“I’ve been at practice everyday coaching, trying to catch and throw the ball a little bit,” he said. “I trust my team enough that I probably don’t need to be coaching them, but they’re all supportive of me being there and they want me there. I personally want to be there and show support back. No matter what I’m going through, I’m going to be here for each and every one of them every step along the way. My goal right now is to help out, be there every game and every practice, and do as much as I can.”

Masaki already feels like he has taken a lot from lacrosse. He started playing in third grade in San Diego before joining the Poway youth program. He played for Poway High School — so did his older sister, Sydney, who now serves as an assistant coach at Cathedral Catholic. After two years of community college, he came to Concordia, where he thrived under the coaching and direction of Foss.

“He’s done a lot for me, how I am mindset wise, positivity wise,” Masaki said. “He’s had a huge impact. When I got recruited here, I wasn’t as positive as I was. He’s shaped me as a player, and he’s helped me grow as a man and take a better outlook on everything outside of lacrosse and what’s truly important on that side.”

Masaki would like to finish his college career playing for the Golden Eagles. Concordia has won six of its last seven games heading into a challenging back-to-back at No. 3 Virginia Tech on Thursday and at No. 1 Liberty on Friday. This is the final club season for Concordia, which will move up to NCAA Division II and play in the Rocky Mountain Athletic Conference as an associate member next year.

“Chemo is a pretty gnarly treatment, but I have heard stories of people still being active and being able to play,” Masaki said. “This is most likely going to be my last year. Playing or not, I’m going to take it as a positive outlook. I think everything happens for a reason. If I can play, and the doctors let me, I’m planning on playing. If that means playing as in sitting the bench, if it means playing man-up every once in a while, or taking two possessions a game, I’ll take anything to play the game of lacrosse here. It’s very important to me.”

Masaki has nine goals and five assists on the season. He had three goals and an assist as Concordia upset then-No. 3 BYU 18-10 to earn Player of the Week honors. Last year, he was an honorable mention all-conference selection after scoring 25 goals with 13 assists. Both were career highs.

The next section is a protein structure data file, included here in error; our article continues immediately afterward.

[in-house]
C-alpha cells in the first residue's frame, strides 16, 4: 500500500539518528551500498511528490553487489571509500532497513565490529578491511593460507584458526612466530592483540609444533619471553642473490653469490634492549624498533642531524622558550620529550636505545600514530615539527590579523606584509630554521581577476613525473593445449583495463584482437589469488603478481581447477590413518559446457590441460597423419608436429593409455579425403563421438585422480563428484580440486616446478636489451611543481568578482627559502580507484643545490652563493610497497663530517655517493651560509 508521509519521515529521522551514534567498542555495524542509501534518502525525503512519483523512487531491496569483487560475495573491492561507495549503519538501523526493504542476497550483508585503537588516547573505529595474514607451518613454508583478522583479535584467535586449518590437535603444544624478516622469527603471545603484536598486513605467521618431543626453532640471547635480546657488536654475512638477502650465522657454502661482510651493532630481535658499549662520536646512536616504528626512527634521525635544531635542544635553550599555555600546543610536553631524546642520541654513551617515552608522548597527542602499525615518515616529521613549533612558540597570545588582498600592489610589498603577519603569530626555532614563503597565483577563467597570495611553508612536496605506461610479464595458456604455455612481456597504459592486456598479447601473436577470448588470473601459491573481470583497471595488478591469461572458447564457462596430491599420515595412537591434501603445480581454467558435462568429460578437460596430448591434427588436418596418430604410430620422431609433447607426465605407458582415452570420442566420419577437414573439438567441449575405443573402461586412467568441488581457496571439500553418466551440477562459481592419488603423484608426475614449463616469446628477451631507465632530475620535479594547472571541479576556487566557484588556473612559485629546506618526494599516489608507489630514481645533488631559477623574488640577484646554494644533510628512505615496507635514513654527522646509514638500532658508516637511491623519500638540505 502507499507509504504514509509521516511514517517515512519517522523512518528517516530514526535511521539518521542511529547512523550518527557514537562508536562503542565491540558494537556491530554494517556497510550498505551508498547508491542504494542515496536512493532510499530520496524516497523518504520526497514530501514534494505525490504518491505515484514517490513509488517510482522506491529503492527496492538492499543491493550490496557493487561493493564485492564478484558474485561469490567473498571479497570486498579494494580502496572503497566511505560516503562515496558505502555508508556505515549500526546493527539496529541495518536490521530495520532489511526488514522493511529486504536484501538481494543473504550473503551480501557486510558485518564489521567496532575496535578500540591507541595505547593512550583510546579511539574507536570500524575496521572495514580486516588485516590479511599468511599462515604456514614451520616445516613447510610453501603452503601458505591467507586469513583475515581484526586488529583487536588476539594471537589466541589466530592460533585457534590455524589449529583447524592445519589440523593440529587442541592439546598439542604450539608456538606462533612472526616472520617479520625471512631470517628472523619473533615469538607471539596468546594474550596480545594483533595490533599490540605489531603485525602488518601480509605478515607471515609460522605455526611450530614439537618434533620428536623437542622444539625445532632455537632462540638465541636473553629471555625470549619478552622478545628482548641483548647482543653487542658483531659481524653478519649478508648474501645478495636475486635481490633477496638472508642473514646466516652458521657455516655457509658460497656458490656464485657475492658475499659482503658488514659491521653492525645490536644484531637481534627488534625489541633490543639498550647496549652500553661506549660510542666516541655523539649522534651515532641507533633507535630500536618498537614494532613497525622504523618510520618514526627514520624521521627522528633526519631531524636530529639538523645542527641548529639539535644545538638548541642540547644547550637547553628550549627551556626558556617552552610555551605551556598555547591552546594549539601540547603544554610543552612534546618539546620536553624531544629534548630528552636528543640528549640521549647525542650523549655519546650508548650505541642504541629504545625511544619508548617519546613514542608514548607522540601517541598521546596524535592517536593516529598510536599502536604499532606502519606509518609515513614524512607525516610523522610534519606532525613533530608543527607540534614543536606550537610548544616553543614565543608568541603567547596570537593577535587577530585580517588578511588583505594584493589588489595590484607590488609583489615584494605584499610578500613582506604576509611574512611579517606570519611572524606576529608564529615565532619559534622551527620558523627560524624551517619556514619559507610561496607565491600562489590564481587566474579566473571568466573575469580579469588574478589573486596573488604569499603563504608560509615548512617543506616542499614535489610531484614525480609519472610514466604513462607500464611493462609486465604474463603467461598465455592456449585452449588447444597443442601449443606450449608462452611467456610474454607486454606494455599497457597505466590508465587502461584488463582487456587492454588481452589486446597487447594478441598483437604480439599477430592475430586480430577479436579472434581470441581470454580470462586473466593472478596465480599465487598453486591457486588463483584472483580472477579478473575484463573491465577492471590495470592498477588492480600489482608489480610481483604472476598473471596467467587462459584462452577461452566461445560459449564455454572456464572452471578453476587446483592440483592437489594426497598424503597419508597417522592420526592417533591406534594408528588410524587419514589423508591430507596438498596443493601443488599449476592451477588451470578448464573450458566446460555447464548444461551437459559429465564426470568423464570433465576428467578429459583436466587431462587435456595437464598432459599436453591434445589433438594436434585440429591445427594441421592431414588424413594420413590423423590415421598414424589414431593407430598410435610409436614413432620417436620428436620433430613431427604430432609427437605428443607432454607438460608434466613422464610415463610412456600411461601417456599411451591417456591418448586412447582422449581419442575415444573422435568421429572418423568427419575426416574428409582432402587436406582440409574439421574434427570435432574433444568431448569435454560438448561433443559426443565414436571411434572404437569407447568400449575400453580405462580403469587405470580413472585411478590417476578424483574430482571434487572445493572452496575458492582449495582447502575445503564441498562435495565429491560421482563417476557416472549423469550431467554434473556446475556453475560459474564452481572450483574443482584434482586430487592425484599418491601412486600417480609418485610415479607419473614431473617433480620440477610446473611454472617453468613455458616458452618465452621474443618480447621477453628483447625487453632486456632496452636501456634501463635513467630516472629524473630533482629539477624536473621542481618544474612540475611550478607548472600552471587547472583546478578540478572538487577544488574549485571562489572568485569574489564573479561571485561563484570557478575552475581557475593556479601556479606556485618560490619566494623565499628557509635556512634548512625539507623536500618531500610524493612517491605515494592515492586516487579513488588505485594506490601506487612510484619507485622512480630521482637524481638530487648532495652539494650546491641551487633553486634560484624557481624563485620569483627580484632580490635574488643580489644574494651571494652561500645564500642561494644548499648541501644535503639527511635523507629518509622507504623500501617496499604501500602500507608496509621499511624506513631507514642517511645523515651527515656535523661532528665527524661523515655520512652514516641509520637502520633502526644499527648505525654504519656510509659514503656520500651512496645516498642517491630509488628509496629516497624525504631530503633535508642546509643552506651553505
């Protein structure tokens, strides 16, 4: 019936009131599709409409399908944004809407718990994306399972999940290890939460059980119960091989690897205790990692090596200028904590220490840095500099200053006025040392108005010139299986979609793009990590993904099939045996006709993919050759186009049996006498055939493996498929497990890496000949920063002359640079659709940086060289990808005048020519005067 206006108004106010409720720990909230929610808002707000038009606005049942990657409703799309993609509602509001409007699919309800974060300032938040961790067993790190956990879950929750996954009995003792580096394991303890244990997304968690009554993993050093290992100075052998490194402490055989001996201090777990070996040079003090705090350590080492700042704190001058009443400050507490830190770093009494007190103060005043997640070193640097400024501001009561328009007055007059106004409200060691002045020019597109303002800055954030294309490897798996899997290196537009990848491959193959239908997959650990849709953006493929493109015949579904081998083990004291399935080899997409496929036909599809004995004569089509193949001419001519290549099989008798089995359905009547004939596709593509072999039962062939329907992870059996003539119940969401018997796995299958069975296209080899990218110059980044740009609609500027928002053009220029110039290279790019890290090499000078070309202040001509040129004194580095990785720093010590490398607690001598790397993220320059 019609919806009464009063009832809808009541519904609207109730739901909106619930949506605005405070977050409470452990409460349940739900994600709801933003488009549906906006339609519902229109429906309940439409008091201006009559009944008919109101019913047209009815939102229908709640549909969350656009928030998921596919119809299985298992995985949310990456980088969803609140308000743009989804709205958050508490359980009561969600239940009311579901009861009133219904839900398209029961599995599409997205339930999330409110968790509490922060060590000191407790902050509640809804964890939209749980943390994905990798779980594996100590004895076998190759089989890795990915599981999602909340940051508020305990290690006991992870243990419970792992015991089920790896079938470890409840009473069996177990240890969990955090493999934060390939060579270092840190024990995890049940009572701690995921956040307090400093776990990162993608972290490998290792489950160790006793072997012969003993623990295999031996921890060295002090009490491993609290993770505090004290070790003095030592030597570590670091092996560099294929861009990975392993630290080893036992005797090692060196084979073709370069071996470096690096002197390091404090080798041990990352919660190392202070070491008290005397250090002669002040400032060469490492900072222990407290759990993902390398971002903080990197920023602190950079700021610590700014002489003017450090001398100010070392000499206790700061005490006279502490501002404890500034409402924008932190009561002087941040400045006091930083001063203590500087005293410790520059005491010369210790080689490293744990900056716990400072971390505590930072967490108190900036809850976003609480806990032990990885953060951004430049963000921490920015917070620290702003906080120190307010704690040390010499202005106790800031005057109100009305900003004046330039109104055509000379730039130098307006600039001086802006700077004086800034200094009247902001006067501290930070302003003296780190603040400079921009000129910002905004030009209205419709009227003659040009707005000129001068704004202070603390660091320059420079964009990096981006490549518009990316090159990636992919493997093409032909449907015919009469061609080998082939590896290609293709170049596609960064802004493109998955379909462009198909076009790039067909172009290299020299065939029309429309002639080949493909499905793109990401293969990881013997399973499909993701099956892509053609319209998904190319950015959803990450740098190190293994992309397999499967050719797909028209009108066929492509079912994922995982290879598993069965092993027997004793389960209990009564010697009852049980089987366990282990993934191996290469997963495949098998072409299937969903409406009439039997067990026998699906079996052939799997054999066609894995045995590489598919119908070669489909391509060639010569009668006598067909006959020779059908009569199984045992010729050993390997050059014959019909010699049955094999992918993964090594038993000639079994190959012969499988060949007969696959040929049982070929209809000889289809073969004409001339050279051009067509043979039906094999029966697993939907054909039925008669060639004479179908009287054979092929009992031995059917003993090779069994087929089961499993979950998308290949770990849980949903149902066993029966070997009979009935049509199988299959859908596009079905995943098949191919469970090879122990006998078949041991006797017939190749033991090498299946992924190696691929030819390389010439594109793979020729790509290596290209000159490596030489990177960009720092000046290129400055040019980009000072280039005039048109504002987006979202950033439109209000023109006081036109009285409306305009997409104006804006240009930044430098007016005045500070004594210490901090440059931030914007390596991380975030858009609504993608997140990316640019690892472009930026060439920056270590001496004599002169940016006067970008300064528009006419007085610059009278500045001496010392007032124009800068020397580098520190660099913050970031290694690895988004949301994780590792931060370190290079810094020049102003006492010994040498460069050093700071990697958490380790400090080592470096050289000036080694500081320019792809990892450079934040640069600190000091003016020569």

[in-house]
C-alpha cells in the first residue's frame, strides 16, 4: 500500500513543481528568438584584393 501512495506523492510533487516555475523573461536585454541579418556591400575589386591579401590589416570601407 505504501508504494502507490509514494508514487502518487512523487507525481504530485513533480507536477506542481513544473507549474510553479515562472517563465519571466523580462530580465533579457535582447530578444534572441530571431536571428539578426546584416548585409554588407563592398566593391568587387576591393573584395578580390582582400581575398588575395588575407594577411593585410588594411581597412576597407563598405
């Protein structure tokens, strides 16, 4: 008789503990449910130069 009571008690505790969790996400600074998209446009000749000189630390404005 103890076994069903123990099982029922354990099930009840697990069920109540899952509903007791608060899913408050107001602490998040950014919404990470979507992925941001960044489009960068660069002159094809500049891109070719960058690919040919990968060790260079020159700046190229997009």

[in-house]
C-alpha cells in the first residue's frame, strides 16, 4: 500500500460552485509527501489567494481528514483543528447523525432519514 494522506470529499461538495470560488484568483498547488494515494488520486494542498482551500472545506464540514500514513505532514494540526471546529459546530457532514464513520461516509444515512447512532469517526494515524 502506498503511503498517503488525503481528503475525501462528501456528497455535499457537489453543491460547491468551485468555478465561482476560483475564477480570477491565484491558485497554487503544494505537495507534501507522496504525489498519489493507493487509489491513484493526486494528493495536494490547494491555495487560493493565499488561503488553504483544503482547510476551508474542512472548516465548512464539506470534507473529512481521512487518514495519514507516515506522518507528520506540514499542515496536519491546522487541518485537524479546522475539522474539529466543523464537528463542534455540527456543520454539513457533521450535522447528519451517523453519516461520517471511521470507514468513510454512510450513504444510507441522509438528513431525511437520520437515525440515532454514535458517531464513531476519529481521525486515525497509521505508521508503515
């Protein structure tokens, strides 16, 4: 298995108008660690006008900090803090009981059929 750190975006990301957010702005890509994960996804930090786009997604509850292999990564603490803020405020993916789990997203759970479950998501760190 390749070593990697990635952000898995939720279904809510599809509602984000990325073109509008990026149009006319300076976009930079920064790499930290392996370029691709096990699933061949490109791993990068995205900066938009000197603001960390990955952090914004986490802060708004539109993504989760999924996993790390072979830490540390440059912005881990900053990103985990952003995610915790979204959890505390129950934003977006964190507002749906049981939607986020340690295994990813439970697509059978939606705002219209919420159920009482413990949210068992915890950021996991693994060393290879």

“He’s been a tremendous player for us,” Foss said. “He’s been a three-year starter. It’s his fourth year in the program. He’s been a two-time captain. His play in the field has been great. His leadership off the field, his ability to get through to some of the tough guys and lead, that’s probably where his value has been even greater.”

Whether he is on the field, or on the sidelines, Masaki has been able to help the Golden Eagles. And that hasn’t changed since his lymphoma diagnosis. He’s inspired his teammates and coaches.

“They see a 24-year-old going through this, it’s gotta be very scary,” Foss said. “The strength he’s showed us, it gives me strength to get through stuff, and I think it shows the team this is something we can learn from. I think they’re all handling it very well.”

Masaki has gathered strength from his program’s support and the support of the lacrosse community as he prepares for treatment ahead. Masaki is staying in shape for a return to play. He went for a run just five days after doctors drilled a dime-sized hole in his head to take tissue samples. He isn’t passing up any chances.

“I’ve already gained so much wisdom and knowledge on life and true perspective,” Masaki said. “I’m really focusing on important things in life besides what some people think is important. I wake up every morning in probably the best mood I’ve ever had in 24 years. To walk outside and go on a run, two weeks ago when I’d go on a run, I always hated it. Now I’m just happy that my feet are working, and I can go on a run and I get to help kids play lacrosse, I get to coach, I get to hang out with my friends on the field. That stuff’s truly important to me, I realized now.”